The F-104 was a revolutionary plane that redefined the possibilities of high-altitude flight during the Cold War era. Developed by Lockheed, the aircraft was tailored to serve as an interceptor and tactical fighter aircraft for the US Air Force and its NATO allies.
Evening the Odds
One year after the outbreak of the war between North and South Korea, the USAF needed a dedicated interceptor that could even the odds against the latest Soviet jet-powered fighter – the Mikoyan Gurevich MiG-15.
Kelly Johnson, an innovative American aeronautical engineer and designer, interviewed seasoned fighter pilots. The pilots, in turn, provided him with valuable information that helped him develop the F-104 Starfighter.
First flown in 1954, the Starfighter has been widely known for its distinctive shape and advanced design. It featured a slender fuselage, short wings, and a pointed nose that gave it a futuristic look.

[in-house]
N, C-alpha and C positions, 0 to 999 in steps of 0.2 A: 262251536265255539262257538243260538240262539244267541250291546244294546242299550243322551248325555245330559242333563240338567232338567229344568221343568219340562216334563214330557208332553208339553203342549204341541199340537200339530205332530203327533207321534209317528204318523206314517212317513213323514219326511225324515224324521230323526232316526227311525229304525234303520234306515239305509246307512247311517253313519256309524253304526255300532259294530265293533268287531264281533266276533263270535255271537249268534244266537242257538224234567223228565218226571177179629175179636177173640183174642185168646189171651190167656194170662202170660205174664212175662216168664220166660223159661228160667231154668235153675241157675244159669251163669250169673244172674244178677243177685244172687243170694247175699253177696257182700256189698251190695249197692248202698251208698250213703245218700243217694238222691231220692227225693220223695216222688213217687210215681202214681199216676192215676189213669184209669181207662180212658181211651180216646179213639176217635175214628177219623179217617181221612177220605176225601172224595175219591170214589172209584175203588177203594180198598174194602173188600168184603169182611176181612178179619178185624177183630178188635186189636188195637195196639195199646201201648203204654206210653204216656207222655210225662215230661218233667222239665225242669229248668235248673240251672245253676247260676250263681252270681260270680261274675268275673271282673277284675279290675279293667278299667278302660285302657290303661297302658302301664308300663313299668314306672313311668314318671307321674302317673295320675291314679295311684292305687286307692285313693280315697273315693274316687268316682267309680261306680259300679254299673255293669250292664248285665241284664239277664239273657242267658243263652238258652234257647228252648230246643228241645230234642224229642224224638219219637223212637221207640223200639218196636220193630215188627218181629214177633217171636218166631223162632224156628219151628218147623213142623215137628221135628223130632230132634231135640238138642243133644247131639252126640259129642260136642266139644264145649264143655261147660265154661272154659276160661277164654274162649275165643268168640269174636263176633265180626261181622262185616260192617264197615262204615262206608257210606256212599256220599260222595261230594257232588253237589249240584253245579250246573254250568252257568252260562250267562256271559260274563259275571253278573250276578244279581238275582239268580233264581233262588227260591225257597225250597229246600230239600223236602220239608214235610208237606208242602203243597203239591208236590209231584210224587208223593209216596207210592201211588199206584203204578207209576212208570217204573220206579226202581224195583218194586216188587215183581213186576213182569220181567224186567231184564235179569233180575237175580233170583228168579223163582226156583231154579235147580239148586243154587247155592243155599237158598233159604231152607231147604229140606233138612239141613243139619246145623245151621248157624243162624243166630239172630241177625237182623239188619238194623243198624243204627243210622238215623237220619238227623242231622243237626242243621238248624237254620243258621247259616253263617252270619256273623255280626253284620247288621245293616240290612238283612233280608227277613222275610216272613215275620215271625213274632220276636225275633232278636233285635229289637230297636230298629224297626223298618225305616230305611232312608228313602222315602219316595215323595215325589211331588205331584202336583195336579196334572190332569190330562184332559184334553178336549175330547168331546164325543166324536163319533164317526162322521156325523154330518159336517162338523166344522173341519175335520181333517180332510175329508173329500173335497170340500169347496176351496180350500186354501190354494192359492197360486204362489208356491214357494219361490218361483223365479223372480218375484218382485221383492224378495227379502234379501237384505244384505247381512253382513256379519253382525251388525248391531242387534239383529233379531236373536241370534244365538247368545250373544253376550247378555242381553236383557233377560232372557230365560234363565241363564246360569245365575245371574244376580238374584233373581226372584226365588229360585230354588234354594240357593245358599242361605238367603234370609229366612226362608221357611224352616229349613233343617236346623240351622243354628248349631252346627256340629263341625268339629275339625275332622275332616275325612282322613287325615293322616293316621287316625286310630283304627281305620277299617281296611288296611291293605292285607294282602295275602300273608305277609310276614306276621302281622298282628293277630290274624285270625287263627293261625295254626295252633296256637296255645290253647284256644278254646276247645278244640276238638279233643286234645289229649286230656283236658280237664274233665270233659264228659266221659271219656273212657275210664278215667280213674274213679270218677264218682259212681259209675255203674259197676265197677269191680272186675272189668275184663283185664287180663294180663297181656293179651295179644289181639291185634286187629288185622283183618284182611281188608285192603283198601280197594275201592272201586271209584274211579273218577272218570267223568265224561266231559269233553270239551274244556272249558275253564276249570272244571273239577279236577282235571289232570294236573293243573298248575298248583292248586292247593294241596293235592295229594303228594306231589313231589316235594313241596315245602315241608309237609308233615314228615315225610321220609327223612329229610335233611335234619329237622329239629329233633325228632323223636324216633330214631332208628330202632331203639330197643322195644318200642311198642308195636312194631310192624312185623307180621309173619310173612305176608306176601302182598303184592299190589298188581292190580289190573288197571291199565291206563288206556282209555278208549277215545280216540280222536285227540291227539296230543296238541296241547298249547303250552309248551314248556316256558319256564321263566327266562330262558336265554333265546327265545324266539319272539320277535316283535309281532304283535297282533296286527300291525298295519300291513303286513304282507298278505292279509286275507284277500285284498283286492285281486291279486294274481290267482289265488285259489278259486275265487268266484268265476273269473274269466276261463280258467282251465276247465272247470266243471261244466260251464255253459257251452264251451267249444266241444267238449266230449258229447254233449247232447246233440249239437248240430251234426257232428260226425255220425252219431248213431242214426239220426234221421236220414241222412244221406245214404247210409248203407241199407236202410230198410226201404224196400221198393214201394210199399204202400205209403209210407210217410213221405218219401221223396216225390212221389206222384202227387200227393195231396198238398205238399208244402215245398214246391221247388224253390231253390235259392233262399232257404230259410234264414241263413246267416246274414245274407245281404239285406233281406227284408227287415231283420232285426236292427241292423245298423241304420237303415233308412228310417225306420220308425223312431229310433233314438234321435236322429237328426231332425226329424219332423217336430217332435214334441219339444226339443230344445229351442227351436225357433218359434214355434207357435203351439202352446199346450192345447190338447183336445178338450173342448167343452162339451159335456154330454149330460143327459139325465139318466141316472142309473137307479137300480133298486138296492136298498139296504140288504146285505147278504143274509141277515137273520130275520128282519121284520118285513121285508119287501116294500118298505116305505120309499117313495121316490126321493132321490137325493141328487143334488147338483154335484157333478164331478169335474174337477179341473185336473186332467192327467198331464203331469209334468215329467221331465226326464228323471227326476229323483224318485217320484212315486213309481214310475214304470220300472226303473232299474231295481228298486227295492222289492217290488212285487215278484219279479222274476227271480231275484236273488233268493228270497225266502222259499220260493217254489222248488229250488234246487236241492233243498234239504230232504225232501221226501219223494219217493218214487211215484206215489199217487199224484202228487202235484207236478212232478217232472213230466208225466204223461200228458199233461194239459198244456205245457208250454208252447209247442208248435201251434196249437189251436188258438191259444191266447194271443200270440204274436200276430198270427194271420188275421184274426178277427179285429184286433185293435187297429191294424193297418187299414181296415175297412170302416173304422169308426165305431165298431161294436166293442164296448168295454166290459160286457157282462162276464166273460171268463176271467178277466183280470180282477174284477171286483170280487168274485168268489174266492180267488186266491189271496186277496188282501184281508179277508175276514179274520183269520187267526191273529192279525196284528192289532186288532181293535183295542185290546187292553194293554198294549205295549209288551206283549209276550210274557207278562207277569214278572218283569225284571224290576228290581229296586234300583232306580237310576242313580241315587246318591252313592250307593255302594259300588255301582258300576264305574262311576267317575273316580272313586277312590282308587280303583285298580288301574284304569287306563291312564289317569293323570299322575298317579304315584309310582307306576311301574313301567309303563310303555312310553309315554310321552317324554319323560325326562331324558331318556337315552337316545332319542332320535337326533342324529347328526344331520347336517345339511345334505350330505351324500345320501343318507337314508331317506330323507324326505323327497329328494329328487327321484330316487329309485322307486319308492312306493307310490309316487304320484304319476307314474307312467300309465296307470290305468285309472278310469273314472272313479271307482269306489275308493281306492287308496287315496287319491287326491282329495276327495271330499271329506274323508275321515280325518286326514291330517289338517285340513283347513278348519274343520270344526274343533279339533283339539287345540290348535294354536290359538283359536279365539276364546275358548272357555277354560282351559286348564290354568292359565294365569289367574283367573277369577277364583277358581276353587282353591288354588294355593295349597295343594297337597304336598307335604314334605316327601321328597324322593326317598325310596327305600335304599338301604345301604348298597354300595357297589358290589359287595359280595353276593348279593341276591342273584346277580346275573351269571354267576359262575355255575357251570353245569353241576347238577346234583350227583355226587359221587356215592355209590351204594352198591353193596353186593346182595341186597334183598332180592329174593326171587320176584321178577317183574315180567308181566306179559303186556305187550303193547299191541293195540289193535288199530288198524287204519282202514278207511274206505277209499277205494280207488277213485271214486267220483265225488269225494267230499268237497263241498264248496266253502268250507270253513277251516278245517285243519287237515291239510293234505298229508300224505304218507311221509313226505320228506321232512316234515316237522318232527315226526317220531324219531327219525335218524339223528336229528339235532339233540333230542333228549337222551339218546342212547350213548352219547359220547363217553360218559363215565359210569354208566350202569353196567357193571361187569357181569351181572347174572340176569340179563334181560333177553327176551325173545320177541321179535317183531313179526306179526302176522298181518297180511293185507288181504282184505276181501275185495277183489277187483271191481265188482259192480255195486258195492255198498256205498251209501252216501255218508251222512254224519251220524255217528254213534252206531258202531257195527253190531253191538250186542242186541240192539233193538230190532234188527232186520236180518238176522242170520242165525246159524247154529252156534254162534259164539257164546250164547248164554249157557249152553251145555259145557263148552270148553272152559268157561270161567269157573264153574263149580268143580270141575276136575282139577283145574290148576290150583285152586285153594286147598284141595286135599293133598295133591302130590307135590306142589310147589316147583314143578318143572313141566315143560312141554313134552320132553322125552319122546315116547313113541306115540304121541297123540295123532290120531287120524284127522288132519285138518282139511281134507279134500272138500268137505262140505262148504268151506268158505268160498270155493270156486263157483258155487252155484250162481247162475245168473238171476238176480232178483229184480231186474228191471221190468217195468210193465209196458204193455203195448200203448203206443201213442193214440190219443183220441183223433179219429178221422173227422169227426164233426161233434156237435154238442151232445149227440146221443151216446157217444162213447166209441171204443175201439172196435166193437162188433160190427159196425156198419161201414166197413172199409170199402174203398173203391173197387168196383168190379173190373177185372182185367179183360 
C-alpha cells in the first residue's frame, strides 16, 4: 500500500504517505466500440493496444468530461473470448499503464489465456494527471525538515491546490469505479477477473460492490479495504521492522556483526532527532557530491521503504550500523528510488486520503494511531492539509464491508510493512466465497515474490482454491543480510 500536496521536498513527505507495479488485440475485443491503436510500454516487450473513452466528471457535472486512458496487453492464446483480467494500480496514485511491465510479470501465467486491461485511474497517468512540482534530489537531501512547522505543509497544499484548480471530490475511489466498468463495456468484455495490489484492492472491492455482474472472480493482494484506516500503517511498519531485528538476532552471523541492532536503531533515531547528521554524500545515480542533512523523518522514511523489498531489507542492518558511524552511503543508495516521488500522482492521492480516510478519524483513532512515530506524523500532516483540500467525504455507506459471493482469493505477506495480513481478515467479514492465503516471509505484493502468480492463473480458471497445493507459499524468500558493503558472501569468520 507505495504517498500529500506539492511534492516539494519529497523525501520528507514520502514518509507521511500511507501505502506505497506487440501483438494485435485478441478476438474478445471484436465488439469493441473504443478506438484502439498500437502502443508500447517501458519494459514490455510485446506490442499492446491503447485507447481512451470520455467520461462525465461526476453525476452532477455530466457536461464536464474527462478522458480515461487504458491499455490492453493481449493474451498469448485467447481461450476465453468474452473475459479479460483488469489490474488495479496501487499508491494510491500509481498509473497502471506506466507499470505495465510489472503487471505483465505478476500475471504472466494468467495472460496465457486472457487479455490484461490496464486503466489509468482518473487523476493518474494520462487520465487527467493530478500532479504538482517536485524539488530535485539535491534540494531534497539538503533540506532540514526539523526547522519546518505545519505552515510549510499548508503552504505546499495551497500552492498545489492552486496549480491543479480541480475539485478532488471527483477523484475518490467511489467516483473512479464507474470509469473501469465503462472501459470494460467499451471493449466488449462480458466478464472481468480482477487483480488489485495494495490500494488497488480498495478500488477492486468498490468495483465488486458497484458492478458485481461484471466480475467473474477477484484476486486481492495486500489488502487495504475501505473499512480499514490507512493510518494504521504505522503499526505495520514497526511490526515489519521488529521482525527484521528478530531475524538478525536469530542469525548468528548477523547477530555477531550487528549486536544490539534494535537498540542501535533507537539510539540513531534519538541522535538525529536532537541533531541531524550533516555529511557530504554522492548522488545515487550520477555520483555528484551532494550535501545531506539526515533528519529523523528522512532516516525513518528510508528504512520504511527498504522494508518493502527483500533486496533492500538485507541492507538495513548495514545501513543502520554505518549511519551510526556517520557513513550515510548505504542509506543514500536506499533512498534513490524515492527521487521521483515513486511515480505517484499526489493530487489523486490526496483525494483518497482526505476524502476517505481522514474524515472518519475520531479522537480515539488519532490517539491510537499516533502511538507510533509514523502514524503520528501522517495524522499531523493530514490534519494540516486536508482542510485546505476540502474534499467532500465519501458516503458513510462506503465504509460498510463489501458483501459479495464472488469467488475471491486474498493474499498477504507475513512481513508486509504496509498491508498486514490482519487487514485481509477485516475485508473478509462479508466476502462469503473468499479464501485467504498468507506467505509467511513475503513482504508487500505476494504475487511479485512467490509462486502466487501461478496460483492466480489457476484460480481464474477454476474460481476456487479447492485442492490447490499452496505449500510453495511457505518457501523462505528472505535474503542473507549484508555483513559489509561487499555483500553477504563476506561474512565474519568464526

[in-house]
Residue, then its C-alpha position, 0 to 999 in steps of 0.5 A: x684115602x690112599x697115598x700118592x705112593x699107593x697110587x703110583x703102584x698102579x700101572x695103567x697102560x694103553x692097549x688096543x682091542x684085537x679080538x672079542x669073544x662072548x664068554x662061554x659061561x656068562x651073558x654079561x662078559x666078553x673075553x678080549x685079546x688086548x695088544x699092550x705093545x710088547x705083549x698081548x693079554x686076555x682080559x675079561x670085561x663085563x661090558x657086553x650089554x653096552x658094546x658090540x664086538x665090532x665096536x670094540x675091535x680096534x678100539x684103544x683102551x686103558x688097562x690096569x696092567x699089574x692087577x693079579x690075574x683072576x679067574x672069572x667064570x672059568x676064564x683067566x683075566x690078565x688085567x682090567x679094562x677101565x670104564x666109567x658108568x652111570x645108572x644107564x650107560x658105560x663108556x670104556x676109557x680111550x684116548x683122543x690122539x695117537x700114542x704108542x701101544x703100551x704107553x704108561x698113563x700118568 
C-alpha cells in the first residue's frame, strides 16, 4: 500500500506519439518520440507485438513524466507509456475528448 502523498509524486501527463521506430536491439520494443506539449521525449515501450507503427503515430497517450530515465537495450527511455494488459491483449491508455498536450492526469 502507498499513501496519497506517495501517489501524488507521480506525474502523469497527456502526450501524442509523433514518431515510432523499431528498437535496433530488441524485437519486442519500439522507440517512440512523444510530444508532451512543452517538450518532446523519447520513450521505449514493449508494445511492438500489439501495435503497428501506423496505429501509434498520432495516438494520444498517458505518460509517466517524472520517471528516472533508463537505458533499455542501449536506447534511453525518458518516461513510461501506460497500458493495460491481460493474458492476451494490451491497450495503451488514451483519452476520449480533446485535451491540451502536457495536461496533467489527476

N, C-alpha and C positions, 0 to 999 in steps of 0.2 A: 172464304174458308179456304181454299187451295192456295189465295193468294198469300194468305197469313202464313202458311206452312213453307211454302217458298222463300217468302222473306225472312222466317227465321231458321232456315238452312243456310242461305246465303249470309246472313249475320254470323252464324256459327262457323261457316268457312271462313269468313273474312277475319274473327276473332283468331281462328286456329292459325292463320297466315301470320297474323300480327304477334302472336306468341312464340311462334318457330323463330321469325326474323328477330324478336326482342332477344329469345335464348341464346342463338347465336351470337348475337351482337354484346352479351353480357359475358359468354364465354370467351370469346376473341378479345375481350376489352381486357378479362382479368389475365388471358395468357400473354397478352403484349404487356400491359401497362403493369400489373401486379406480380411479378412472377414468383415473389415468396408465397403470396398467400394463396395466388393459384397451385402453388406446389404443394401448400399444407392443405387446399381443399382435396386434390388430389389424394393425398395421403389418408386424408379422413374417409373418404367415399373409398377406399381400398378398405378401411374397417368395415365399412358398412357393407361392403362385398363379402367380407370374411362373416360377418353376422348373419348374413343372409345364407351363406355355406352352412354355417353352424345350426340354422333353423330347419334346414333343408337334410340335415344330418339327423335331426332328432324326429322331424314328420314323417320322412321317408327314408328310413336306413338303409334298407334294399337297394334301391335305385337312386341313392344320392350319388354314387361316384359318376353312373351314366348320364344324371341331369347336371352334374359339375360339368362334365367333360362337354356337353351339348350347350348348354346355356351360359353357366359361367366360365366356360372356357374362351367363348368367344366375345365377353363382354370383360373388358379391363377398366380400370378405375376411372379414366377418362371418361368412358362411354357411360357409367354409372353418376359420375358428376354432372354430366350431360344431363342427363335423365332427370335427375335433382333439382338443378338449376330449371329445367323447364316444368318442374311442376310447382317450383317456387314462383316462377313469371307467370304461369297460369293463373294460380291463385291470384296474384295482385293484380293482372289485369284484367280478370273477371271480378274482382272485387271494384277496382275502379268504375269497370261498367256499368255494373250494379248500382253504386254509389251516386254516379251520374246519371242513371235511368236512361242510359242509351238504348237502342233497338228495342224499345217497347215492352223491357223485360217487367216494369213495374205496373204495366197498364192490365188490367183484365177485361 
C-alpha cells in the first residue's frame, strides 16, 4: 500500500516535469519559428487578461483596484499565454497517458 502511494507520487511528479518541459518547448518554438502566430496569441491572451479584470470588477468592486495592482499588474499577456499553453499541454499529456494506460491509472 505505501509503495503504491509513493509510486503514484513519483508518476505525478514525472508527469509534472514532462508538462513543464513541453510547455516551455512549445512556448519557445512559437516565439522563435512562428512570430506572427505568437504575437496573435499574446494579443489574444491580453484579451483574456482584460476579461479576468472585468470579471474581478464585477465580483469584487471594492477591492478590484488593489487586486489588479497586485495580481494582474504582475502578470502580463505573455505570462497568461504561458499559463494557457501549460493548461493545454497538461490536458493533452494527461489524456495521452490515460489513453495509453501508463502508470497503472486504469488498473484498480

Missile With a Man in It
The F-104 eventually earned the nickname, “The missile with a man in it.” It was equipped with a potent engine that could reach speeds up to Mach 2.2, as well as an altitude of over 100,000 feet.
However, it was also challenging to fly; suffering high accident rates, earning it a reputation as a “Widowmaker.” Although it had a reliable platform, it was prone to engine failures.
West Germany paid a heavy price for it. Of the 916 planes it had bought, over 292 crashed, resulting in a loss of 115 lives.
NASA’s F-104 Starfighters
Interestingly, the F-104 was destined to serve NASA. From August 1956 onwards, NASA’s Dryden Flight Research Center flew the Lockheed F-104 Starfighter for different tests and missions.